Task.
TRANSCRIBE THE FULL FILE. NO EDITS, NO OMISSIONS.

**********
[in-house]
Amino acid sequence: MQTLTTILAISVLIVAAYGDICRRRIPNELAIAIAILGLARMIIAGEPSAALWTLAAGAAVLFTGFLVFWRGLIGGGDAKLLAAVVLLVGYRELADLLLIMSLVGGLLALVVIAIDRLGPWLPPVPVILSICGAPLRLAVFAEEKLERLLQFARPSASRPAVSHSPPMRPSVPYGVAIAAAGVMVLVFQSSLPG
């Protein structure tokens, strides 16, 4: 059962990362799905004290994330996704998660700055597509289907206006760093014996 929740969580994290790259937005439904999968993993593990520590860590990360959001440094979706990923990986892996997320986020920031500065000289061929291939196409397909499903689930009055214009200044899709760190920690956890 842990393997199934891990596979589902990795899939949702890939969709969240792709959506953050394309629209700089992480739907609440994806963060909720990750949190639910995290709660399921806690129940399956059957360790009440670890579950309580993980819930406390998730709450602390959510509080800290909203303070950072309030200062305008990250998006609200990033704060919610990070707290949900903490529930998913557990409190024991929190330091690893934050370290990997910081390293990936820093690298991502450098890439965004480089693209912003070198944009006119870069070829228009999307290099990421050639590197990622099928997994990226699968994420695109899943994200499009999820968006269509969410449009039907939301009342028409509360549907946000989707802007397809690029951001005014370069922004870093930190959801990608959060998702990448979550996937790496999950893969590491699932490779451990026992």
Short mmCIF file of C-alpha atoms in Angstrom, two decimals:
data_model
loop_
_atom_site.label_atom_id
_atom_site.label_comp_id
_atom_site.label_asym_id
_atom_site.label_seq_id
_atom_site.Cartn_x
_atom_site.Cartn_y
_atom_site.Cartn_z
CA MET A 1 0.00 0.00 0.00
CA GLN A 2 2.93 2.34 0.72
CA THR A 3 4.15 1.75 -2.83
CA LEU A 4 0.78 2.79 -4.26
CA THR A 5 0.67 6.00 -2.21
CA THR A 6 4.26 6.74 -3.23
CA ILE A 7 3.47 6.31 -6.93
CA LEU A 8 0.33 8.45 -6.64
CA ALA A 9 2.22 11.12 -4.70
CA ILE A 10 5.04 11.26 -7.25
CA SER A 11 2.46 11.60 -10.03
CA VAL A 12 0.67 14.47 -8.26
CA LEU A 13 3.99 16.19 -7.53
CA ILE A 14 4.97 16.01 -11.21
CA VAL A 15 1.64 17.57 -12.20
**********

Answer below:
[in-house]
Amino acid sequence: MQTLTTILAISVLIVAAYGDICRRRIPNELAIAIAILGLARMIIAGEPSAALWTLAAGAAVLFTGFLVFWRGLIGGGDAKLLAAVVLLVGYRELADLLLIMSLVGGLLALVVIAIDRLGPWLPPVPVILSICGAPLRLAVFAEEKLERLLQFARPSASRPAVSHSPPMRPSVPYGVAIAAAGVMVLVFQSSLPG
């Protein structure tokens, strides 16, 4: 059962990362799905004290994330996704998660700055597509289907206006760093014996 929740969580994290790259937005439904999968993993593990520590860590990360959001440094979706990923990986892996997320986020920031500065000289061929291939196409397909499903689930009055214009200044899709760190920690956890 842990393997199934891990596979589902990795899939949702890939969709969240792709959506953050394309629209700089992480739907609440994806963060909720990750949190639910995290709660399921806690129940399956059957360790009440670890579950309580993980819930406390998730709450602390959510509080800290909203303070950072309030200062305008990250998006609200990033704060919610990070707290949900903490529930998913557990409190024991929190330091690893934050370290990997910081390293990936820093690298991502450098890439965004480089693209912003070198944009006119870069070829228009999307290099990421050639590197990622099928997994990226699968994420695109899943994200499009999820968006269509969410449009039907939301009342028409509360549907946000989707802007397809690029951001005014370069922004870093930190959801990608959060998702990448979550996937790496999950893969590491699932490779451990026992």
Short mmCIF file of C-alpha atoms in Angstrom, two decimals:
data_model
loop_
_atom_site.label_atom_id
_atom_site.label_comp_id
_atom_site.label_asym_id
_atom_site.label_seq_id
_atom_site.Cartn_x
_atom_site.Cartn_y
_atom_site.Cartn_z
CA MET A 1 0.00 0.00 0.00
CA GLN A 2 2.93 2.34 0.72
CA THR A 3 4.15 1.75 -2.83
CA LEU A 4 0.78 2.79 -4.26
CA THR A 5 0.67 6.00 -2.21
CA THR A 6 4.26 6.74 -3.23
CA ILE A 7 3.47 6.31 -6.93
CA LEU A 8 0.33 8.45 -6.64
CA ALA A 9 2.22 11.12 -4.70
CA ILE A 10 5.04 11.26 -7.25
CA SER A 11 2.46 11.60 -10.03
CA VAL A 12 0.67 14.47 -8.26
CA LEU A 13 3.99 16.19 -7.53
CA ILE A 14 4.97 16.01 -11.21
CA VAL A 15 1.64 17.57 -12.20